Third layer:

A green-sensitive silver halide emulsion layer comprising silver chlorobromide emulsion containing 0.5 mol % of silver bromide. The emulsion contains 460 g of gelatin per mol of silver halide, has been sensitized using 2.510-4 mol of a sensitizing dye (I) employed in Example 1, per mol of silver halide, contains 2,5-di-t-butylhydroquinone and 1.510-1 mol of a magenta coupler (M-1) employed in Example 1, per mol of silver halide, which are dissolved and dispersed in a solvent comprising dibutyl phthalate and tricresyl phosphate in 2:1, and is coated so as to give a silver weight of 240 mg/m2. As an antioxidant, 2,2,4-trimethyl-6-lauryloxy-7-t-octylchroman was also added in an amount of 0.30 mol per mol of the coupler.

Fourth layer:

A gelatin layer containing 25 mg/m2 of di-t-octylhydroquinone and 500 mg/m2 of a mixture (2:1.5:1.5:2) comprising as ultraviolet absorbents 2-(2'-hydroxy-3',5'-di-t-butylphenyl)benzotriazole, 2-(2'-hydroxy-5'-t-butylphenyl)benzotriazole, 2-(2'-hydroxy-3'-t-butyl-5'-methylphenyl)-5-chloro-benzotriazole and 2-(2'-hydroxy-3'-5'-di-t-butylphenyl)-5-chloro-benzotriazole, which are dissolved and dispersed in dibutyl phthalate, and is coated so as to give 2,000 mg/m2 of gelatin.

Fifth layer:

A red-sensitive silver halide emulsion layer comprising silver chlorobromide emulsion containing 0.4 mol % of silver bromide. The emulsion contains 500 g of gelatin per mol of silver halide, has been sensitized using 2.510-4 mol of a sensitizing dye (2) employed in Example 1, per mol of silver halide, contains 160 mg/m2 of 2,5-di-t-butylhydroquinone and 3.510-1 mol of a cyan coupler (C-1) employed in Example 1, per mol of silver halide, which are dissolved and dispersed in dibutyl phthalate, and is coated so as to give a silver weight of 290 mg/m2.

Sixth layer:

A gelatin layer, coated so as to give 1,000 mg/m2 of gelatin.

The silver halide emulsions used in the respective light-sensitive emulsion layers (the first, third and fifth layers) were prepared following the procedures as described in Japanese Patent Publication No. 7772/1971, and were each chemically sensitized using sodium thiosulfate pentahydrate and incorporated with 4-hydroxy-6-methyl-1,3,3a,7-tetrazaindene (2.5 g per mol of silver halide) as a stabilizer, bis(vinylsulfonylmethyl)ether (12 mg per 1 g of gelatin) as a hardening agent, and saponin as a coating aid.

The above light-sensitive materials were subjected to stepwise exposure, and then continuous processing for 1 hour with an automatic processing machine, using the following processing steps and the following color developing solution, bleach-fixing solution, and stabilizing solutions (tank solution and replenishing solution) as shown in Table 3. The times that the jam troubles were caused on the color photographic papers in the course of the drying step were measured. Results obtained are shown in Table 4.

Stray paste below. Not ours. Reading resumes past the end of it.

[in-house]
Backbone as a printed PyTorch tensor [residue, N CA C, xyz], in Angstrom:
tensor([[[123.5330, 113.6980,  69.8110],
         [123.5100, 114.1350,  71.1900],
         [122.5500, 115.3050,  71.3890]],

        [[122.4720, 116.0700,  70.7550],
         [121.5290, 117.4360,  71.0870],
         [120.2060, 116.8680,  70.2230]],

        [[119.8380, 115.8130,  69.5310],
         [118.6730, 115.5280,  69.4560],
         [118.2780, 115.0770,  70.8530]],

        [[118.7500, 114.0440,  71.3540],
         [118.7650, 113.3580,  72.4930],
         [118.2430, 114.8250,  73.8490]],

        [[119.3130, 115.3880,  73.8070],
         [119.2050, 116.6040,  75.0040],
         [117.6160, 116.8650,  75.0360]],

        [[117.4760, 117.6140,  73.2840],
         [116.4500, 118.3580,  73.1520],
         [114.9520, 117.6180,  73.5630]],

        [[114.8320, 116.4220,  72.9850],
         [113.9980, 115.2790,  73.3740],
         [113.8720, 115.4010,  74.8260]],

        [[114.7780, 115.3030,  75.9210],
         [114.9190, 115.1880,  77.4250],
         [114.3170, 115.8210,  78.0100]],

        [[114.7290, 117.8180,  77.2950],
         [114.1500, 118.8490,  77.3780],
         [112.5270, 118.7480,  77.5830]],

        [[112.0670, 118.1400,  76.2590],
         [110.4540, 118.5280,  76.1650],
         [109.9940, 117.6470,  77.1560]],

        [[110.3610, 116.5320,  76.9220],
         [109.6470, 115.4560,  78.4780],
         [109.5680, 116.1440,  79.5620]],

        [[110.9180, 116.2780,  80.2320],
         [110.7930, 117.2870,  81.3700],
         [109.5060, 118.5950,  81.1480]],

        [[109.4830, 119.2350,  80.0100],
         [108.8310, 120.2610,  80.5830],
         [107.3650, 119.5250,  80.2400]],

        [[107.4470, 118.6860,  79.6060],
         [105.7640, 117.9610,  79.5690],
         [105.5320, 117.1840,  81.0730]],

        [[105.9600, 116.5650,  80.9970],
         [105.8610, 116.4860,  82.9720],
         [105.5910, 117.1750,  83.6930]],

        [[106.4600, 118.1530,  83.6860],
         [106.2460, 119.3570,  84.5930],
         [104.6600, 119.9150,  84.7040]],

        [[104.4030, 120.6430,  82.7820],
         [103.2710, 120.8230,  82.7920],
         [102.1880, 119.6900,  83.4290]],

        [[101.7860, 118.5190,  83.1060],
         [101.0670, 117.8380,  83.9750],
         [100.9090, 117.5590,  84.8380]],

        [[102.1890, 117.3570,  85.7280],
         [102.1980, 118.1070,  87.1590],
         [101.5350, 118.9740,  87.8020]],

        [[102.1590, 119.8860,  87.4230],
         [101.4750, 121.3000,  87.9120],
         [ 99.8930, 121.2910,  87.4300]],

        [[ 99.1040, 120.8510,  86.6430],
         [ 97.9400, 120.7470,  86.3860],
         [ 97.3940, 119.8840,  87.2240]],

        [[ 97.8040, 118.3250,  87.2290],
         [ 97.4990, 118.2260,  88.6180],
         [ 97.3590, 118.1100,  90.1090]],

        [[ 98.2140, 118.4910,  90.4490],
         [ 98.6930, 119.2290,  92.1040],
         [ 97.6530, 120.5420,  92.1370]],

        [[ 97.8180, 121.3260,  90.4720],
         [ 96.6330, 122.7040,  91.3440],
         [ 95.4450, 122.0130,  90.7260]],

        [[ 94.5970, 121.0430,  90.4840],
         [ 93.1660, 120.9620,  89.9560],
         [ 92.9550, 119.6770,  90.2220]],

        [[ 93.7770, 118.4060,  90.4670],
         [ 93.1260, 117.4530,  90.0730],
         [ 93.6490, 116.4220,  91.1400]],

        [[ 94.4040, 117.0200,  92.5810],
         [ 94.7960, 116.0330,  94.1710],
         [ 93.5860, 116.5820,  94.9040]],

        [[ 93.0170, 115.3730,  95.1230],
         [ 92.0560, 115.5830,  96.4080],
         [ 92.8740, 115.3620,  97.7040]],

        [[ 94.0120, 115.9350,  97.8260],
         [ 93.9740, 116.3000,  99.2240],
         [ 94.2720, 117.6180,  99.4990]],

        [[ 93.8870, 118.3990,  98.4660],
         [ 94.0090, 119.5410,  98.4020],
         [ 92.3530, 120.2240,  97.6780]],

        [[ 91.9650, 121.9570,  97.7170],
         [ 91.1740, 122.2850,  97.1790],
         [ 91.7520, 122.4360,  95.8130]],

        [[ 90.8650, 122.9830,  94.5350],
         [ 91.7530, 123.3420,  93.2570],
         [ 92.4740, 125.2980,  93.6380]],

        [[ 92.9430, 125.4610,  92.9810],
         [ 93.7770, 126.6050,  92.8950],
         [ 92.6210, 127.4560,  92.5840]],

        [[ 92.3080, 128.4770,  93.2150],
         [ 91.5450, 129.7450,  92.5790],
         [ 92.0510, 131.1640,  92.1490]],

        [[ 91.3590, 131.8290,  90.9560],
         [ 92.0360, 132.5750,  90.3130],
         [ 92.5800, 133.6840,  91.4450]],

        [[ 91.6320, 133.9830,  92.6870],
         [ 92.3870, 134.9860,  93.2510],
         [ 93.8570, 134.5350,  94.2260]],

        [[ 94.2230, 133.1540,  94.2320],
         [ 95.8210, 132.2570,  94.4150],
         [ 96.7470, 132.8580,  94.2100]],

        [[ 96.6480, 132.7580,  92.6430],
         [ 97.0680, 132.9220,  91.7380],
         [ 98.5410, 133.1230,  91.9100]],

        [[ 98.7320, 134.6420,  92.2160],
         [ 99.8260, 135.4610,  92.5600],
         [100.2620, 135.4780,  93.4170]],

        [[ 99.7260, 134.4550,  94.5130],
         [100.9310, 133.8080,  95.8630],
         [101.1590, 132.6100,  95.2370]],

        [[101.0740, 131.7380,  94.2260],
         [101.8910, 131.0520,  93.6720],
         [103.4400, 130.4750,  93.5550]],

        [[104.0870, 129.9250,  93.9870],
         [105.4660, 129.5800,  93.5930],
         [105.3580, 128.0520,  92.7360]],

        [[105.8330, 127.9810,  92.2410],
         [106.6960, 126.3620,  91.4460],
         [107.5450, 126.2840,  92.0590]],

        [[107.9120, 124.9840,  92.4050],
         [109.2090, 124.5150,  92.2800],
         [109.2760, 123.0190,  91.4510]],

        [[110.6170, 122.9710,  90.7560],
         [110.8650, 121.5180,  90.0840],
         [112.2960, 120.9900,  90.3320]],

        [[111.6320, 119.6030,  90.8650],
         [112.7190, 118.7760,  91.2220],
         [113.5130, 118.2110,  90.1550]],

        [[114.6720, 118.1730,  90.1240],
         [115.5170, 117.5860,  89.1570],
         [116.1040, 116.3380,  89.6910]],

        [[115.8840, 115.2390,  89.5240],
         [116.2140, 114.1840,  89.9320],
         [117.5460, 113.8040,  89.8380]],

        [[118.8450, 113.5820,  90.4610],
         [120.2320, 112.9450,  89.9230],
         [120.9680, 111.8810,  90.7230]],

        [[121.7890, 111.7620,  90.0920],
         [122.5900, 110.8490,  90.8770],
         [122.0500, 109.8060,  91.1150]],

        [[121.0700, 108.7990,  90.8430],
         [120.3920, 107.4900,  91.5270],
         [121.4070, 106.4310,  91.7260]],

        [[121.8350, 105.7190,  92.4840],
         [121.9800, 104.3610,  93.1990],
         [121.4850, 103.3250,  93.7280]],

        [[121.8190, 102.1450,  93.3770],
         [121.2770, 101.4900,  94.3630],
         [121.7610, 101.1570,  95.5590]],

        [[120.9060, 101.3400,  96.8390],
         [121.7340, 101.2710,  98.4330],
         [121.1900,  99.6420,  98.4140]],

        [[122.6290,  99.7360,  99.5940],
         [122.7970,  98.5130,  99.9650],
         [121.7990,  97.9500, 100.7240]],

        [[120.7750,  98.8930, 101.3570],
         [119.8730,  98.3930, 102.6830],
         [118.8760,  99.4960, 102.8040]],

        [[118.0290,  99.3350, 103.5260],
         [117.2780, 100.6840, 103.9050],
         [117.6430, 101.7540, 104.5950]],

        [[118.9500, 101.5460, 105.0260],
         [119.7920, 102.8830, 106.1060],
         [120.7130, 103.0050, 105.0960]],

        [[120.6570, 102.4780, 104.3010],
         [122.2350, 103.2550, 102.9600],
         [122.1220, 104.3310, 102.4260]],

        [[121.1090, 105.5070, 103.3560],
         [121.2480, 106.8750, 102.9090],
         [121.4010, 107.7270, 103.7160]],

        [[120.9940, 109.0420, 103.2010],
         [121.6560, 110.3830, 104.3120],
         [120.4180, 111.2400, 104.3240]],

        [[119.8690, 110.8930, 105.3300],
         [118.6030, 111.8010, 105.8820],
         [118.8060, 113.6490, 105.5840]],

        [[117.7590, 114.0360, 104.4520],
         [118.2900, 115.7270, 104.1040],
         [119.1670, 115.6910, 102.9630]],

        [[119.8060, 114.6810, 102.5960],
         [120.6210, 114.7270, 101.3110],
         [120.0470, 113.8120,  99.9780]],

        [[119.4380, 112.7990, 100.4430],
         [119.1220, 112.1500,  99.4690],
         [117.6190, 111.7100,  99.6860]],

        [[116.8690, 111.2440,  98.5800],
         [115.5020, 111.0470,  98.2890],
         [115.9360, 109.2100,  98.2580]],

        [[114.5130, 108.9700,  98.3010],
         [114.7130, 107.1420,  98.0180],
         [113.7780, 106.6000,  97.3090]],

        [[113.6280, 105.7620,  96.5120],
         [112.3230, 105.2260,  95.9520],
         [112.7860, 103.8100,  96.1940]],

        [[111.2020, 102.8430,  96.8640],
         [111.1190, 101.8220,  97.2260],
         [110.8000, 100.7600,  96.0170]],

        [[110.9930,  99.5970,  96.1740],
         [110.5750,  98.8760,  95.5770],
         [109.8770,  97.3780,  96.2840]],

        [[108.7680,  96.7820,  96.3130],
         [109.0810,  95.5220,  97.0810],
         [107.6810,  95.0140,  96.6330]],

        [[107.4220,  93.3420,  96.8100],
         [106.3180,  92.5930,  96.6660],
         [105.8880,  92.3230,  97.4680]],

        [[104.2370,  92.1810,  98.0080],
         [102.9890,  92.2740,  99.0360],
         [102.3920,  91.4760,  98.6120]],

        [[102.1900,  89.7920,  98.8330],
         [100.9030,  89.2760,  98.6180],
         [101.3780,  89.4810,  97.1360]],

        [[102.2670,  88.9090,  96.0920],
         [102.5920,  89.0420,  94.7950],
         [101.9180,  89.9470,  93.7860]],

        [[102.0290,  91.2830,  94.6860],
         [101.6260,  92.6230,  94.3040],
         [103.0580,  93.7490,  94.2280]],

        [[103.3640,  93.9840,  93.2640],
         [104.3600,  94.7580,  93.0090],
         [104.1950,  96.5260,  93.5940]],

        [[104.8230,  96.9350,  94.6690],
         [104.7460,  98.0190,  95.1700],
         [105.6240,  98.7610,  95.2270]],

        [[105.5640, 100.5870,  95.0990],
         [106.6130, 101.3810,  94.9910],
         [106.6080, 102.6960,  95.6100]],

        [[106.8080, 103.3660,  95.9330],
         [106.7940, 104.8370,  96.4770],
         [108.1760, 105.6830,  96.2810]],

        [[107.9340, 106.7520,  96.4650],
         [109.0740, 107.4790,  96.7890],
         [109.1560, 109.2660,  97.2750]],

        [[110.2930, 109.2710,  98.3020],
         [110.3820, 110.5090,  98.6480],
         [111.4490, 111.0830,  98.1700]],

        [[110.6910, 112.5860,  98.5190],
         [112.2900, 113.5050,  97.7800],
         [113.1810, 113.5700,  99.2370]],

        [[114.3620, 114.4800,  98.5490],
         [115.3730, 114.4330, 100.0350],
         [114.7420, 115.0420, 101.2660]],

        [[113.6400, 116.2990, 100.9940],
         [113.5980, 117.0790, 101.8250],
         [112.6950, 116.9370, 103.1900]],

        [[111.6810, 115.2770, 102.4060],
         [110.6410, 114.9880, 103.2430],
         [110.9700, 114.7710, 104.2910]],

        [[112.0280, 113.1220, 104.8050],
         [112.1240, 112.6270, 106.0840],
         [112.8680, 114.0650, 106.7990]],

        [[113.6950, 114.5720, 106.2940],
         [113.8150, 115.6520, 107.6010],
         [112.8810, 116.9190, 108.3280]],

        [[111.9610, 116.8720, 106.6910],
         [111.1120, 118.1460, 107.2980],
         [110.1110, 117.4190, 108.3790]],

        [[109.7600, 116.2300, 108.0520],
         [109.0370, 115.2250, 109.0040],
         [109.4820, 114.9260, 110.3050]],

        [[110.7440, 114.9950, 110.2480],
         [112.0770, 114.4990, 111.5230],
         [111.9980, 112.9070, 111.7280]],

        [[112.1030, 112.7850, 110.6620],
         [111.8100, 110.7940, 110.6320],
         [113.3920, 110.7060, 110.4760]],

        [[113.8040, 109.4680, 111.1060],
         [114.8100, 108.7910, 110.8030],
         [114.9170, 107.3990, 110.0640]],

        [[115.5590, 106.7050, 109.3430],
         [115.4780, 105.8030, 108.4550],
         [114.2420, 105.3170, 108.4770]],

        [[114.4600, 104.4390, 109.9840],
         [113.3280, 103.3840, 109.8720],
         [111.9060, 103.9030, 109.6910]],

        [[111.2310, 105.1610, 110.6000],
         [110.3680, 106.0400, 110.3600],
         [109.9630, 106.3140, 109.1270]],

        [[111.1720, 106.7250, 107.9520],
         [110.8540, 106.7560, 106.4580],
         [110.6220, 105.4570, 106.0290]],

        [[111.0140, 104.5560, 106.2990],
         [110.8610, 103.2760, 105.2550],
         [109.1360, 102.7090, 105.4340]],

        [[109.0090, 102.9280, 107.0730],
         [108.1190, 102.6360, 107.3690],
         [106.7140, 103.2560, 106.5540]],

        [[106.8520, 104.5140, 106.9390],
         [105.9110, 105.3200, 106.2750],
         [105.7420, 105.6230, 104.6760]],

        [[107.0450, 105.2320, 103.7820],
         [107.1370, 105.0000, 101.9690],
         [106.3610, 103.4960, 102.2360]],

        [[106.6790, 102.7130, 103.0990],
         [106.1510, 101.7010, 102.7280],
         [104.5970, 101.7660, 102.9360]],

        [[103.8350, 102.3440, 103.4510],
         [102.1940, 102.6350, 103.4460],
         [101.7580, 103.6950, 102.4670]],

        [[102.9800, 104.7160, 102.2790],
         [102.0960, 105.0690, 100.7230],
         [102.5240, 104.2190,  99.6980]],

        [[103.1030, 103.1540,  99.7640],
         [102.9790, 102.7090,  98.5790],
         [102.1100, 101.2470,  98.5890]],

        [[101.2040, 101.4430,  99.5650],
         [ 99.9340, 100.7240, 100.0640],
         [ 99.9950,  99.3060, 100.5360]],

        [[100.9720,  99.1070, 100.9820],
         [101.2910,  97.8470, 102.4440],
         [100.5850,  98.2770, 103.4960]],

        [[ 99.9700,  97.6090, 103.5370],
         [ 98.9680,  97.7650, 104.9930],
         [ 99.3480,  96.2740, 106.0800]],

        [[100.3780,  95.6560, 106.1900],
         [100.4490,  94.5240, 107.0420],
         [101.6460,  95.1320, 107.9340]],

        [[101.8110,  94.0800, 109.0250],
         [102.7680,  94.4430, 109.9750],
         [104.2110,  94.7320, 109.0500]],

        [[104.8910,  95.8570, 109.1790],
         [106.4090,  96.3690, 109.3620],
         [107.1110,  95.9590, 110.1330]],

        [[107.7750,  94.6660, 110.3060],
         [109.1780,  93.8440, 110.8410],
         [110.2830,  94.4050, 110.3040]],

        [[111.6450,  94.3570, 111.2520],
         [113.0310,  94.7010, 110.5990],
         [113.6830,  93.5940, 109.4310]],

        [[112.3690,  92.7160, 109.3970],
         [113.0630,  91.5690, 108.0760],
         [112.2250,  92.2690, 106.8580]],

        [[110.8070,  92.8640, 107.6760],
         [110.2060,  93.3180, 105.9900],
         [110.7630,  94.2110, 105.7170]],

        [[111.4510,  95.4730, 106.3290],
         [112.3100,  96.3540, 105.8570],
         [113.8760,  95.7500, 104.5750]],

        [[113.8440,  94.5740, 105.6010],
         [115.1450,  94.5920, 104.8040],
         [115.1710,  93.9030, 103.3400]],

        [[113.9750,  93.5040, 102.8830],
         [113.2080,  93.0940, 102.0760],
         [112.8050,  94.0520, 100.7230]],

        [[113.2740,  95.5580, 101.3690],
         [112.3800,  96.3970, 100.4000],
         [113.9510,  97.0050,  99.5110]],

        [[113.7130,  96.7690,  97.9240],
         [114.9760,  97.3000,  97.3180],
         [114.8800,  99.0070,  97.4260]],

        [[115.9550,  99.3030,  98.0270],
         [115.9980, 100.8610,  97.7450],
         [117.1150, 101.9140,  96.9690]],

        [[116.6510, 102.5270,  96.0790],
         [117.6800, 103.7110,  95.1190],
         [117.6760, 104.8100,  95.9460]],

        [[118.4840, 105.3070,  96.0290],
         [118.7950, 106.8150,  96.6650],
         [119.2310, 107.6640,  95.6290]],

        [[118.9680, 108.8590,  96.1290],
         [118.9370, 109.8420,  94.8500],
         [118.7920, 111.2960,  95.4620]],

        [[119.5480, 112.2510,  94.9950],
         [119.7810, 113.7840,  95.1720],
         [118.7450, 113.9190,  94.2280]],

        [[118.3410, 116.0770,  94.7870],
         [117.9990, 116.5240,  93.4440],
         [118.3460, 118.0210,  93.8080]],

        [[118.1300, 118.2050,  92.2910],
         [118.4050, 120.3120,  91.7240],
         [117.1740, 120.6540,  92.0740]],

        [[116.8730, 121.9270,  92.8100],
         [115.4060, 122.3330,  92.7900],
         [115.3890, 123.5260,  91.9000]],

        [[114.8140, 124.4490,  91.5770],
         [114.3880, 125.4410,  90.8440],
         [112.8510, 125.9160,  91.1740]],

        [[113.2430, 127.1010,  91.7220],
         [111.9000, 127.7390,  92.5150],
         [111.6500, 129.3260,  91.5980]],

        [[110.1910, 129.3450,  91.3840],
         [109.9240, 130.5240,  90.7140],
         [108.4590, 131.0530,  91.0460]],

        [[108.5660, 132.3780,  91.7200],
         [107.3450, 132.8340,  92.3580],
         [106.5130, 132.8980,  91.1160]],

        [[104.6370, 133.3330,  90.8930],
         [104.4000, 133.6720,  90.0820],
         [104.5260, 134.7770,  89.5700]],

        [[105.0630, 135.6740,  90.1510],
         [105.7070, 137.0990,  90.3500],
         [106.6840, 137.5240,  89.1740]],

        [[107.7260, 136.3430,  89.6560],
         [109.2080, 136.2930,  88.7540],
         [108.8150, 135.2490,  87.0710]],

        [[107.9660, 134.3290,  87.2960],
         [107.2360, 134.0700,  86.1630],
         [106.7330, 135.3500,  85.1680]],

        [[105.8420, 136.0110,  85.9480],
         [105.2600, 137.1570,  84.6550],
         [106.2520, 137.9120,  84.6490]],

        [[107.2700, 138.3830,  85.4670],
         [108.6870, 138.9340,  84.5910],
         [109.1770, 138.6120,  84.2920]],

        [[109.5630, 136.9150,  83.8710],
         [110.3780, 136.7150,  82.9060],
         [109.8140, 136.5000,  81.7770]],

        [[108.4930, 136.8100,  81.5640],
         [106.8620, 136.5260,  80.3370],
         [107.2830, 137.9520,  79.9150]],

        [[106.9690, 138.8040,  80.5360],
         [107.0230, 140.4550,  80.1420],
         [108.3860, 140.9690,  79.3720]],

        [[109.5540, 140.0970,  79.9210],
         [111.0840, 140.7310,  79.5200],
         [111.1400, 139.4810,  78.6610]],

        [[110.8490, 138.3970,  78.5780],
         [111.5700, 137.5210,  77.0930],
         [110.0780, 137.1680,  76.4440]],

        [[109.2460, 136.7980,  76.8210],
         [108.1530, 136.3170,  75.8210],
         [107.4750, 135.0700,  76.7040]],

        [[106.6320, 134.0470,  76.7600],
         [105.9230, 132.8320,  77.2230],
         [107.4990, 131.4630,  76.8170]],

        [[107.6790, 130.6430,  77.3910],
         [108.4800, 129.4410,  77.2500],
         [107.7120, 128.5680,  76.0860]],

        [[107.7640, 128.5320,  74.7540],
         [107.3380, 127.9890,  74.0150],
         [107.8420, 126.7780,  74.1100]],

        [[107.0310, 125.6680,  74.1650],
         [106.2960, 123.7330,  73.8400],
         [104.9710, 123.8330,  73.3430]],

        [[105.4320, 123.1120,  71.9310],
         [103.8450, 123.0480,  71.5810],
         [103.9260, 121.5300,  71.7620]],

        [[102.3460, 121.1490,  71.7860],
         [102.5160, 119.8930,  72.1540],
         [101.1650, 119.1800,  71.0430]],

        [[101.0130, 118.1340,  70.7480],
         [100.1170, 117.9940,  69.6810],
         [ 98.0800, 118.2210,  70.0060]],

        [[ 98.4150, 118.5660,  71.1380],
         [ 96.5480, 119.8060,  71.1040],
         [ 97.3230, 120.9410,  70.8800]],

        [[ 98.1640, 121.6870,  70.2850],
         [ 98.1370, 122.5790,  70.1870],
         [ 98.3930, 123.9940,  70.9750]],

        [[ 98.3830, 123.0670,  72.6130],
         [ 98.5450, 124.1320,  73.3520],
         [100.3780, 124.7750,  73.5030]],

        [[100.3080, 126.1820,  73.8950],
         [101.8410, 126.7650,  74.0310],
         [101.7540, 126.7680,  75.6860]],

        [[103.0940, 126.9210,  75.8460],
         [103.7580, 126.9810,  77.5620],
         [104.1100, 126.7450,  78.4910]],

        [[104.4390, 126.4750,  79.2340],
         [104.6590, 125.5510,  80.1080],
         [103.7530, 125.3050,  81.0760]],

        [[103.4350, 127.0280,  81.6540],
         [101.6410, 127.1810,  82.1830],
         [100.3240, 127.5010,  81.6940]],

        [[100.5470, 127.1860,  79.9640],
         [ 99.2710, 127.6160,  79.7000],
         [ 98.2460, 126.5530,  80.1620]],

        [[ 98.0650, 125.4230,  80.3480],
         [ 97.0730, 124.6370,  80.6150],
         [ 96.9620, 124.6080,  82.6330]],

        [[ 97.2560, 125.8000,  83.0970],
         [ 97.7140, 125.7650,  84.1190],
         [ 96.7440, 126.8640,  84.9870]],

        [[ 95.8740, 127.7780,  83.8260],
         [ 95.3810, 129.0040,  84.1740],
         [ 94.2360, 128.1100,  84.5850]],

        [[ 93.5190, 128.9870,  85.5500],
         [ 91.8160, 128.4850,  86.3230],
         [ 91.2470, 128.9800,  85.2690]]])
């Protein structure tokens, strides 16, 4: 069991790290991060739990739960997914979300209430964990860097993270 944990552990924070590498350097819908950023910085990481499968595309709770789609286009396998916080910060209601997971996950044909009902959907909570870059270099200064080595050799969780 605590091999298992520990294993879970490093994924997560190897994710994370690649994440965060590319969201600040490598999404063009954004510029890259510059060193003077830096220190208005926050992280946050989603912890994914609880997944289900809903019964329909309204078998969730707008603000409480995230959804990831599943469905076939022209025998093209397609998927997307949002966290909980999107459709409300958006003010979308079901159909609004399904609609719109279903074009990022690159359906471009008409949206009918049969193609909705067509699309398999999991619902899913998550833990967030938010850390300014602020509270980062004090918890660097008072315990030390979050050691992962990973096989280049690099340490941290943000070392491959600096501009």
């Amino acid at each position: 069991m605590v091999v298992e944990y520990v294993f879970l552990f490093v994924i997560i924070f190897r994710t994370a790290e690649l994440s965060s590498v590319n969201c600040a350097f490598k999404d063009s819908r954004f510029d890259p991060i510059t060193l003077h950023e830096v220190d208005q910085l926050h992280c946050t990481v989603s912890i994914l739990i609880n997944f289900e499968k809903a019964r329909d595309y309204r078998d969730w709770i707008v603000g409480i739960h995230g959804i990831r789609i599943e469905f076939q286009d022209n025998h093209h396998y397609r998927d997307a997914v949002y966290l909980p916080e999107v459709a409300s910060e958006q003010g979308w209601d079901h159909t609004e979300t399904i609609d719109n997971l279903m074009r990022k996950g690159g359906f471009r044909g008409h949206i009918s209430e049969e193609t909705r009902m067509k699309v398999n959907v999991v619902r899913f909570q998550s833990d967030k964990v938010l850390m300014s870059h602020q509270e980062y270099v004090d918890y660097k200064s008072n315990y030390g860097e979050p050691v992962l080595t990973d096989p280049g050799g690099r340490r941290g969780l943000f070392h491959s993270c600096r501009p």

______________________________________                       Amount for                                NumberProcessing step     Temp.   Time      replenishing                                of tank______________________________________(1) Color     38 C.                 30 sec  ml/m2                                  1 tank    developing(2) Bleach-   33 C.                 25 sec  100 ml/m2                                  1 tank    fixing(3) Stabilizing         33 C.                 As shown                         500 ml/m2                                  As shown                 in Table 4       in Table 4                                  *1)______________________________________*1)Double-tank system and triple-tank system were carried outaccording to countercurrent systems.Composition of processing solutions:(Color developing tank solution)Triethanolamine             10     mlPotassium sulfite           0.2    gSodium chloride             1.5    gPotassium carbonate         32.0   g3-Methyl-4-amino-N-ethyl-N-(β-methane-                       5.5    gsulfonamidoethyl)-aniline sulfateBrightening agent (of a diaminostilbene type)                       1.0    gDiethylhydroxylamine        5.0    gDiethylenetriaminepentaacetic acid                       3.0    gPotassium bromide           2      mgSodium 1,2-dihydroxybenzene-3.5-disulfonate                       0.2    gMade up to 1 liter in total by the addition of water, andadjusted to pH 10.15 using KOH and H2 O4.(Color developing replensihing solution)______________________________________

The 3-methyl-4-amino-N-ethyl-N-(β-methanesulfonamidoethyl)-aniline sulfate is used in an amount of 7.0 g/lit.; and potassium bromide, zero. The pH value is changed to 10.60.

______________________________________(Bleach-fixing tank solution and replenishing solution)______________________________________Ammonium ferric ethylenediaminetetraacetate dihydrate                          60 gEthylenediaminetetraacetic acid                          3 gAmmonium thiosulfate (a 70% solution)                         140 mlAmmonium sulfite (a 40% solution)                        27.5 ml______________________________________